For much of my life, I struggled enormously with the notion of community. I always felt outside. For periods of times I would “join” a community and spend time there. It would be important in my life. I would get to know people. Then after some time, it would fade.
Often I would then struggle with the notion of which communities I should spend time with – how many, what percentage of my time should I give to each. Should I focus just on one? But I have a lot of interests.
My experience seemed like the other people in the community were very dedicated to it. They were clearly *in* it. They knew people, hung out, and went to movies with them. They’re inside. I am on the outside, showing up – eager, but not feeling part-of. I would get to know people but didn’t really become friends with them, at least in my judgment.
I’ve had two shifts that have transformed how I view this and how I show up.
1) The first was that I decided to embrace being a traveler. I’m a journeyer. An explorer. An experiencer. A psychonaut. I’m inquisitive and love to learn. I remember always being this way from a very young age. I would get utterly obsessed about learning Chinese calligraphy and then move on to knowing everything I could about dinosaurs. I heard an excellent teacher recently self-identify himself as a “Curiousist”! I like that… I also am a Curiousist.
I’ve spent time doing a lot of different things, and in the past, I have often judged myself for that. A significant shift for me was to accept and love myself for being a journeyer. For all the other travelers out there – travelers of the physical world, the mental world, the emotional realms, and the spirit worlds, embrace this part of who you are!
2) The second shift is a fundamental turning inside out of how I view groups and communities. I believe this is something that may be useful for many people who feel like an outsider, I know there are many of us.
I used to view communities & social groups as islands. A pre-formed, already established group of people that is pretty fixed. I arrive, I’m interested, and the aim is to travel through the boundary of the island, like entering through a cell wall of a cell in our bodies, and then there would be some kind of pop, and boom, I would be “inside”. In the group.
What I realized was that this view I was taking very much fixes people into a static picture. I noticed that I was labeling my friends: so and so is the AA friend, this other person is the kinky friend, these are the dance party people, those over there are the tech community., these are work people. This is not at all an accurate view of other people, as people are not at all fixed, but it is such a common way for us to divide up the people we know. This is actually how we make sense of the world – we create a fixed view of it all, which allows us to label and describe it. This works well of course, to a certain extent and can be very useful. The trouble comes because we forget that this is just a snapshot, and an incomplete one. We freeze our view of people and groups. And as time goes on, if we don’t remember to open this up, the conflict between reality and our fixed view can cause a lot of suffering that comes out in all sorts of ways.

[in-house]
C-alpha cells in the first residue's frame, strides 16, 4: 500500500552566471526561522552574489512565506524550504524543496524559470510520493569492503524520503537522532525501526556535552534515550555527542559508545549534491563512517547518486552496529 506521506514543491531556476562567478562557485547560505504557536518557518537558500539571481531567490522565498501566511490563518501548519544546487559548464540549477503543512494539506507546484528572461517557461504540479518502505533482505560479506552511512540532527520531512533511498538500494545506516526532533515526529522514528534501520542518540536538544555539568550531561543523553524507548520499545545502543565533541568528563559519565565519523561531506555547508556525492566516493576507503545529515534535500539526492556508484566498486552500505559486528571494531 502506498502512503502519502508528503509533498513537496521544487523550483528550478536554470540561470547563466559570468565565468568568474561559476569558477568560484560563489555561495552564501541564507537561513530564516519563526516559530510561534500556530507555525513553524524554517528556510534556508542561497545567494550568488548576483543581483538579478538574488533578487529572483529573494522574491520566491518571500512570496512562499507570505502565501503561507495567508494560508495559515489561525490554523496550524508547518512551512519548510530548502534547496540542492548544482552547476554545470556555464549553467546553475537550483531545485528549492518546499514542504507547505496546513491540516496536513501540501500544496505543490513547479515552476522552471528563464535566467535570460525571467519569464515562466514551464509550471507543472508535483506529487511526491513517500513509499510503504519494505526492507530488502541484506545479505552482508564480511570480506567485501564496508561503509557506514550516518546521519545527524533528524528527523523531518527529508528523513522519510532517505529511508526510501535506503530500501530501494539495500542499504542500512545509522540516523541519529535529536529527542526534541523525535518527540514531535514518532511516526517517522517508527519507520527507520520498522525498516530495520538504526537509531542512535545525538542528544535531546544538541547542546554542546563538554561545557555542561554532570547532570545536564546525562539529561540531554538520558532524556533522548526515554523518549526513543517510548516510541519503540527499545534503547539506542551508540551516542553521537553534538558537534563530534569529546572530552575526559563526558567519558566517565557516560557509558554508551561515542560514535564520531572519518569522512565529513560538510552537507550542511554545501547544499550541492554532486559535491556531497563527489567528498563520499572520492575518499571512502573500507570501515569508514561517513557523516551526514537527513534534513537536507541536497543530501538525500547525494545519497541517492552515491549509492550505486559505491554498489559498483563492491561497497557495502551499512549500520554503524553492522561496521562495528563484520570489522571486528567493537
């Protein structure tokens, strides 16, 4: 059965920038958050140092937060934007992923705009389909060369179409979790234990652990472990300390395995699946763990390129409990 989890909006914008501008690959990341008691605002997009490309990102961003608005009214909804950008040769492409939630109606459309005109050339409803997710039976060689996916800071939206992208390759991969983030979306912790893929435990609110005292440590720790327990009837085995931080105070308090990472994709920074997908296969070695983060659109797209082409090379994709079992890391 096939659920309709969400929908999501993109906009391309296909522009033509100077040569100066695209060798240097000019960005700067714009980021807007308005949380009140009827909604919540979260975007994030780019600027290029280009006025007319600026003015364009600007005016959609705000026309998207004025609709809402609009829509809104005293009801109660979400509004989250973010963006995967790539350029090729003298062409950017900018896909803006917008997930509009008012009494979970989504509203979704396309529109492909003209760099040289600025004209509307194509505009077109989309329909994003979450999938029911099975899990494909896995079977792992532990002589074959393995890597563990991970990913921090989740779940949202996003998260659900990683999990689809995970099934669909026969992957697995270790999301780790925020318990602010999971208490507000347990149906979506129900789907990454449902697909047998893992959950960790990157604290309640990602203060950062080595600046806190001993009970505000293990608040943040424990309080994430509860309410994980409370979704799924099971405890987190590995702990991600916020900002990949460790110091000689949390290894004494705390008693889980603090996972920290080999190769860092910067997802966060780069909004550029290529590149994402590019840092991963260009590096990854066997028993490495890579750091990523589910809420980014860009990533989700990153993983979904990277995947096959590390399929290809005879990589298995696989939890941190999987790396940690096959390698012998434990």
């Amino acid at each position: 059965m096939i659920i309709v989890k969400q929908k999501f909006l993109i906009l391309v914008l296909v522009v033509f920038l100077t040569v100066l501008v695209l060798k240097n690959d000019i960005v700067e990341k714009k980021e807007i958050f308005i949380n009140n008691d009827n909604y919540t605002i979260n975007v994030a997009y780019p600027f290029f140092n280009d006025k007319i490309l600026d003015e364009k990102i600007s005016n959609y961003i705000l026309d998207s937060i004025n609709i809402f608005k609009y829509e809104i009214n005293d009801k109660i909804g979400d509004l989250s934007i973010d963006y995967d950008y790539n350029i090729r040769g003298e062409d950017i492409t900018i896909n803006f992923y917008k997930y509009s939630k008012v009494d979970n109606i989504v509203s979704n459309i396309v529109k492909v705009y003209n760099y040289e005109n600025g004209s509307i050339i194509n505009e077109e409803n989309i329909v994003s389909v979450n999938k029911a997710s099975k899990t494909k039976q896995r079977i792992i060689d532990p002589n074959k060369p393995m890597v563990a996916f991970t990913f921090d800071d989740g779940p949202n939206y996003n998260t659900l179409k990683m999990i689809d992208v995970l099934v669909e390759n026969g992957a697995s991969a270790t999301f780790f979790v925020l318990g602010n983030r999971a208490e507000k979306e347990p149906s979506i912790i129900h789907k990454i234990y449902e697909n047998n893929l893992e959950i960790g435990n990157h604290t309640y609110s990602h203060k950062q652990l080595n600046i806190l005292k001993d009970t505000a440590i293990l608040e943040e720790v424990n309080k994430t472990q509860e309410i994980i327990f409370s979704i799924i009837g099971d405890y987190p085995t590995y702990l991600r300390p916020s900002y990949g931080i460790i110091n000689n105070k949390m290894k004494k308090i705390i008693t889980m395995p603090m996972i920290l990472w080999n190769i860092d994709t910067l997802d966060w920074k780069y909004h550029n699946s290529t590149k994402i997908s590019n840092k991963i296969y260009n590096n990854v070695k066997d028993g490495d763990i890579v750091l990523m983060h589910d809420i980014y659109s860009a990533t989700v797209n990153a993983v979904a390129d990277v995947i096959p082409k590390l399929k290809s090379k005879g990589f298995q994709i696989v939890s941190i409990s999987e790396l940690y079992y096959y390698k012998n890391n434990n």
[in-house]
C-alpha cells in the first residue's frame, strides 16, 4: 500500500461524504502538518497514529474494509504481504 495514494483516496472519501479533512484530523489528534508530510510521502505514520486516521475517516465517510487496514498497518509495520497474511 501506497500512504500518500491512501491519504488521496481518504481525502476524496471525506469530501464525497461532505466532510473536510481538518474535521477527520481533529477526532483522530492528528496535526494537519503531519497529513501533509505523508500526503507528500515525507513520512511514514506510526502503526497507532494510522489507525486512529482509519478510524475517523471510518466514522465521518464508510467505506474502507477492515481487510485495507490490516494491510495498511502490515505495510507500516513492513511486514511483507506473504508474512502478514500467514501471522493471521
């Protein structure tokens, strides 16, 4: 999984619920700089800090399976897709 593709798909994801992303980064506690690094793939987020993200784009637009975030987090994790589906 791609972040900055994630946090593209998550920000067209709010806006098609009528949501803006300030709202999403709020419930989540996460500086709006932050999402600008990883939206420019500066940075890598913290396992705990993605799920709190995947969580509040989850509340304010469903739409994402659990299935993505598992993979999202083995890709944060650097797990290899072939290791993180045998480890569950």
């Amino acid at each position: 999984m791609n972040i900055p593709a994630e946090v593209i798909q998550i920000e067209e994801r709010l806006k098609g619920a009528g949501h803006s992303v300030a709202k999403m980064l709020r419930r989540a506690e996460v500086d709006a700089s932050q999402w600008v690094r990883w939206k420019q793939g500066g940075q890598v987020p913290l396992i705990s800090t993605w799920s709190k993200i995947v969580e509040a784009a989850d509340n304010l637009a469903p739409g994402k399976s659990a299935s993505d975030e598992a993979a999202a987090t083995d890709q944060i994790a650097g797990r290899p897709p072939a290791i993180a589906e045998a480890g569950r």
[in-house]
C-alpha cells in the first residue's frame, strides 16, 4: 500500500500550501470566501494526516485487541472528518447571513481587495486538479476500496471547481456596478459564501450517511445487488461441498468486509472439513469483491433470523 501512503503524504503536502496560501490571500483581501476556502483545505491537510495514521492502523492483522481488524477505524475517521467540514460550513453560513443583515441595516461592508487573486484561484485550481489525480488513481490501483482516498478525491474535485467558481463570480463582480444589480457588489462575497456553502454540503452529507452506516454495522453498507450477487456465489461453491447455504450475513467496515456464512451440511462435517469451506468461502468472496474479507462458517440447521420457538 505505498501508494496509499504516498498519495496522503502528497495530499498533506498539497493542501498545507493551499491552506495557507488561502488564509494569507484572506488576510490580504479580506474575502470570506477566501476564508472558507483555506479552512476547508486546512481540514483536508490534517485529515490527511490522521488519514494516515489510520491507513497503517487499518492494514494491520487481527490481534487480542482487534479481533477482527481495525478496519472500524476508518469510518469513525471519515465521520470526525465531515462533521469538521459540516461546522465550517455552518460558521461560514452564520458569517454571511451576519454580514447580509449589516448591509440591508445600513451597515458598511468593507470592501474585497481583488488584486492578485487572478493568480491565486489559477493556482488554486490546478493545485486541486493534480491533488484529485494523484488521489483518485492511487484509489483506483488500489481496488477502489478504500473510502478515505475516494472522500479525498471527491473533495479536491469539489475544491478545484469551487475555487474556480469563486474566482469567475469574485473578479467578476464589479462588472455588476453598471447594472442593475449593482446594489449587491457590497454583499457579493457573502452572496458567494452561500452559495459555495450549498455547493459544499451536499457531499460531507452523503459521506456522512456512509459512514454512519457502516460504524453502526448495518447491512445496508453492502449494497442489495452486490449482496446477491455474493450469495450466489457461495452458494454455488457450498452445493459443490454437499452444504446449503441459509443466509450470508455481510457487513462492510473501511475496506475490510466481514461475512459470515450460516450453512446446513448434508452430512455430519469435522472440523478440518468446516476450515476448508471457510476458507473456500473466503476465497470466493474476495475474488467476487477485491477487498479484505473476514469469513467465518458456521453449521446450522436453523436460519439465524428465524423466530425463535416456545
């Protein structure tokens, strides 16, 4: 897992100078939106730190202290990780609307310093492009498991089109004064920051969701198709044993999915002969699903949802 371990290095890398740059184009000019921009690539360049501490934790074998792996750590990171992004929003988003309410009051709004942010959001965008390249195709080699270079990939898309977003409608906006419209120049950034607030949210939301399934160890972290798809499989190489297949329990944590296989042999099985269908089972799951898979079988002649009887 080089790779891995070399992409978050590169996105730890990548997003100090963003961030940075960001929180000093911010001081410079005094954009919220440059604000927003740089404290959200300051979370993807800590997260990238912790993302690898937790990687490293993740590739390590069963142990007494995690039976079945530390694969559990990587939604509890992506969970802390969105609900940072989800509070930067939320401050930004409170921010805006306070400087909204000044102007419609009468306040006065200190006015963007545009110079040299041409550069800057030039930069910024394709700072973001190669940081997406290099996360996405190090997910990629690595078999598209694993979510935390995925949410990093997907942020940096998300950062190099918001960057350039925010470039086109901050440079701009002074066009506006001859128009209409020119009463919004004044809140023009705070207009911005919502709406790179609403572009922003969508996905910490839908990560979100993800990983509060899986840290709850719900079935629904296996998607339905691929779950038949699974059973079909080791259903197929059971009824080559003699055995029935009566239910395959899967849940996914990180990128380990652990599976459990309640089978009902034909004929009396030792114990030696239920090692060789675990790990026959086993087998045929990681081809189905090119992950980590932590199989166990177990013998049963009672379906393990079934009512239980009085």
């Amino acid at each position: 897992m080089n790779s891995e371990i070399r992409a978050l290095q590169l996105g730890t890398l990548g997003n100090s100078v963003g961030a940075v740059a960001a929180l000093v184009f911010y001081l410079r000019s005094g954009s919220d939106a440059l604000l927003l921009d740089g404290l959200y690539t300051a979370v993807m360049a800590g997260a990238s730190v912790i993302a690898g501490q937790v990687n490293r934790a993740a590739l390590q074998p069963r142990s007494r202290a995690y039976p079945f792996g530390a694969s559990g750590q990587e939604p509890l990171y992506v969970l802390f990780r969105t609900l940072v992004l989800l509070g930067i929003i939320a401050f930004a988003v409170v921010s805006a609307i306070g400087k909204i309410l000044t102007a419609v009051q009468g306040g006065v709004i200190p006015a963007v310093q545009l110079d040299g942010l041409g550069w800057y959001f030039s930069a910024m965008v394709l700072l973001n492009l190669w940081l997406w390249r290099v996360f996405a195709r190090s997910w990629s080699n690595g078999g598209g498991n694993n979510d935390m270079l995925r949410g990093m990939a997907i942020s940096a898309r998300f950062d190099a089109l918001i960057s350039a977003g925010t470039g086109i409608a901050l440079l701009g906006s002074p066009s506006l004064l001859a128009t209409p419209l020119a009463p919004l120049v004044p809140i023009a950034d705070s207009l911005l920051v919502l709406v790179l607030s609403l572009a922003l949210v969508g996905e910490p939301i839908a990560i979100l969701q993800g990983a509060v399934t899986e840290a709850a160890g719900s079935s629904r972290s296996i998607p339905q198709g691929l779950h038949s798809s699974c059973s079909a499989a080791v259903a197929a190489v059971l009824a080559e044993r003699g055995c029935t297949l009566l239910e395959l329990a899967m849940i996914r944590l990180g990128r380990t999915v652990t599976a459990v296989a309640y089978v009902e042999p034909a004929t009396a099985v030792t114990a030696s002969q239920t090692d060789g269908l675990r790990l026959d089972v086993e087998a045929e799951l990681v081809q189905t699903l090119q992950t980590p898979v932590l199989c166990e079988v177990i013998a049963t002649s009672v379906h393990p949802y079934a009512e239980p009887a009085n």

The turning inside out that I went through was to start thinking from myself outwards, rather than from groups inward. I started to think about *my* community of humans, rather than all these islands of communities that I wanted to join but didn’t know how. Instead of thinking that on Saturday morning from 10 am till noon I visit my AA friends, who are all there “doing AA” because that’s who they are, and I go visit and spend time with them, I began to think of it as me going to be in community with such and such people, and together we would hold a meeting. Instead of thinking that tonight I was going to go to a kink event, and there I would meet the kinky people, I thought of it as meeting these people there that are interesting, and we would create some activities together.
In this view there is no barrier, no ocean crossing that I have to make in order to get on the “inside” – because there is no inside, there is no barrier. The people involved in the various activities are whole people, with all sorts of complexities and nuances. They are not just my “AA friends” or “kink friends”.
What this does is to turn community into a verb rather than a noun. In the same way that love is a verb not a noun, that relationship is a verb not a noun. Loving is a thing that we do, not some external entity called love. Relating to people is what we do, there is not really some cloudy entity called a relationship. In the same way community is about communitying, it’s about what we do.
This view brought a vast openness to my life. Suddenly I didn’t feel outside, and I didn’t feel pressure or shame when going to events, I could just enjoy communing.
Now, of course, it can be useful to view a community as a group, with some protective barriers to entry – there are benefits to that. But on a personal level, I found it transforming to see that there is another way to view things. I now choose to make this inside-out way my default view, rather than what I think is the culturally dominant one, the “island” view.